Spring Cleaning for Seniors Can Reduce Fall Risks

By |2020-06-15T17:22:51+00:00March 22nd, 2019|

Did you know: Spring Cleaning for Seniors Can Reduce Fall Risks

Springtime. The word symbolizes flowers are blooming, the grass is growing, trees are budding, and the air is fresh and clean. It also represents the time to clean and purge — closets, garages, basements, attics, cupboards, and drawers for example.

Spring cleaning energizes you and gives a sense of accomplishment, even if you only clean one space at a time. You don’t have to be overwhelmed with it if you plan and organize.

Retirees and Spring Cleaning

Spring activities for seniors don’t have to mean a trip to the doctor for your annual checkup.

Seniors consider spring cleaning a must. Their mothers and grandmothers did it every year, and could probably share tips on spring cleaning using home-made solutions and tools. Maybe your senior communal living friends can pitch in with some of the chores and offer tips on spring cleaning. Look over a caregiver resume or two, so you can have someone on the premises in case of an emergency.

One idea to educate your senior communal living residents would be to host a falls prevention day for the group. If the demonstration prevents even one fall, it’s done its job.

Dos and Don’ts

Now you may get a little over-excited about the diving in so follow these tips:

DO – Evaluate, the risk of falling elderly folks, may face when reaching or lifting.

DO – Be mindful of your clothes and wear shoes to prevent falls

DON’T – Dress in loose-fitting garments that can get caught on protruding objects.

DON’T – Climb on a stool or ladder. Even if you think it’s cool smoke detectors shouldn’t be your chore. Falling from any distance can result in fractures of the hip.

Start Slow

Use your resources, so you don’t overdo it. Pick a chore you can finish in a day. Clean out that junk drawer. One rule of thumb is if you haven’t used it in six months, throw it out!

Once completed you’ll have a sense of accomplishment and a clean drawer without any risk, unless you fall off your chair. Highly unlikely. This one completed task might motivate you to continue, one day at a time.

Some chores are recommended annually. If you have Kidde smoke alarms or any other brand for that matter, changing the battery is a must. Hopefully, you have a son or son-in-law that can assist with tasks like this and save your hip for another day.

Take advantage of senior care benefits and see if you qualify for a caregiver. Be sure you understand the caregiver duties. Review the caregiver resume carefully so you can get an idea of their experience and specialty. Not only can a caregiver perform the tasks that are becoming difficult they can be companionship for the elderly.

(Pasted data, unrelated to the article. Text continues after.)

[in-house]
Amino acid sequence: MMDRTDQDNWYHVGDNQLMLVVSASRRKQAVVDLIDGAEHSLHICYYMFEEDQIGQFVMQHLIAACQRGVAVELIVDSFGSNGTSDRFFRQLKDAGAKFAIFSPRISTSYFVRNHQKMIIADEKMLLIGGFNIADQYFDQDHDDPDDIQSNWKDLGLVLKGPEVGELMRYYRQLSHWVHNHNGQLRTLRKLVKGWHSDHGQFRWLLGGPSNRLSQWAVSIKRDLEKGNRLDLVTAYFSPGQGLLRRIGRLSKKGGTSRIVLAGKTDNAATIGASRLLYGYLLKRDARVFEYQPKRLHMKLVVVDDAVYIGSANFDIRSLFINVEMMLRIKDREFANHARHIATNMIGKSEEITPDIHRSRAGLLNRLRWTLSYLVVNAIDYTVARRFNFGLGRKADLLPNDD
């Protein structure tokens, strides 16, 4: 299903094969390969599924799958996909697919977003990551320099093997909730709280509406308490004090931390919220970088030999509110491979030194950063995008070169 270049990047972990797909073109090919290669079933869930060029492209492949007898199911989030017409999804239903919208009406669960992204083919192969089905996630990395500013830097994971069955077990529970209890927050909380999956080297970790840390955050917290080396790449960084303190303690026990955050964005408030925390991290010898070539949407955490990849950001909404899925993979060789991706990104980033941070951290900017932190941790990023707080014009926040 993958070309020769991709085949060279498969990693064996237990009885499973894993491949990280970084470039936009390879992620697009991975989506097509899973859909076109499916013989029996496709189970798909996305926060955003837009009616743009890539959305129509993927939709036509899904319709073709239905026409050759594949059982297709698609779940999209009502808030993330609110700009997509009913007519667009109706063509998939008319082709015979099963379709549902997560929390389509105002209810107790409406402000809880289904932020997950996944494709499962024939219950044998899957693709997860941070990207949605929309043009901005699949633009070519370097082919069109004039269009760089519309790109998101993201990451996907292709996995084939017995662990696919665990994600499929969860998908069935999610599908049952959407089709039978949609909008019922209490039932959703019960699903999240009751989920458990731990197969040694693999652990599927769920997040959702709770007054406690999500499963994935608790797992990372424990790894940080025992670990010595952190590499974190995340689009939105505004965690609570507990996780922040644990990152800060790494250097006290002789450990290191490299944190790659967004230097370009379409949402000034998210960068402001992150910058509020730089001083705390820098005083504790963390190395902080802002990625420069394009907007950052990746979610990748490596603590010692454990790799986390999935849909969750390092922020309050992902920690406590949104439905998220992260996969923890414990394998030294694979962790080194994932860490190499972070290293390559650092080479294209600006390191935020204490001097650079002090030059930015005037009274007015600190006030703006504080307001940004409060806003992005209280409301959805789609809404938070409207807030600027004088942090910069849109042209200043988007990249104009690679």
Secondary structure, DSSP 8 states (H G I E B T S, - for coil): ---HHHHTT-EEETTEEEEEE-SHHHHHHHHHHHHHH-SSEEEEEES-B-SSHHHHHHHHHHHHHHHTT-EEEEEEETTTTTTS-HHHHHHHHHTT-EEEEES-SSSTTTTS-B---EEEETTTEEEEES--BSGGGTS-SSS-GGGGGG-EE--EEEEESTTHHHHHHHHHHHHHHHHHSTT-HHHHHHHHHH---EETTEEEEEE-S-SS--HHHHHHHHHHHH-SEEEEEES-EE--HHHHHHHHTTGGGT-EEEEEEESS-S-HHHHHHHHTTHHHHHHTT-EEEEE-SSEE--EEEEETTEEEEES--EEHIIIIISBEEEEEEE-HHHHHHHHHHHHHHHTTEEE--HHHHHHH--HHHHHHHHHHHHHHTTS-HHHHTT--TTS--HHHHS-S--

An Ounce of Prevention

As we age, we become more to susceptible to loss of balance or falling. Every year the National Council on Aging sponsors a falls prevention day. By visiting their website you can learn some techniques to reduce occurrences of fractures of the hip.

Here are some best practices you can try to help prevent falling:

  • Find and engage an exercise program developed for your age and ability. These routines can improve your balance.
  • Review your medications with your doctor to confirm their safety.
  • Get your vision checked regularly. Vision loss can contribute to the inability to keep your balance.
  • Remove any small rugs that are a tripping hazard.
  • Make Sure any spills are wiped up off the floor. Another risk of falling older adults sometimes overlook.
  • Be sure when participating in spring activities for seniors to wear the right shoes to prevent falls.
  • Make sure cords are safely against the wall-another common tripping hazard.

After the Fall

Even after taking all the precautions, the risk of falling elderly folks face is still prevelant. That’s why it is a good idea to research the home health aide job description. As much as we think it won’t happen to us, fractures of the hip are still all too common. The home health aide assists with your recovery as part of your senior care benefits. Cooking, minor cleanup, and laundry are a few chores you can expect as caregiver duties, to name a few.

When a senior adult does fall it doesn’t always mean a broken bone. However the odds of a broken hip or pelvis are higher as we age. There are always consequences associated with a fall and a broken bone.

  • Hospital Stay – A doctor needs to evaluate your condition and establish a plan of action
  • Independence – Adjustments will be necessary while you are on the mend.
  • Family – Although a caretaker can provide much-needed assistance; family support will be vital to your recovery.
  • Potential for a Second Fall – Statistics show that after a single fall, further falls are probable. These falls should not be passed off as inconsequential.

Things To Remember

People of all ages want to live life to the fullest. You hear people say their mind is 25 and their body is 65.

You can still lead a fulfilling life by making the right choices. Follow some tips mentioned throughout this article. Be sure to plan your future wisely. Talk to your family and have them help you review a home health aide job description should the need arise. Your sons or daughters should be aware of your wishes. Once you’ve completed all the boring stuff, you can get out and enjoy life.

Retirement is the time to reap the rewards from what you’ve been working towards most of your life. Indulge in your favorite hobbies. Take a bus tour to a local vineyard and savor that glass of wine you’ve been putting off. Just take precautions – you don’t want to lose your balance after your day of fun. You want to be ready for your next excursion.

104, 2020

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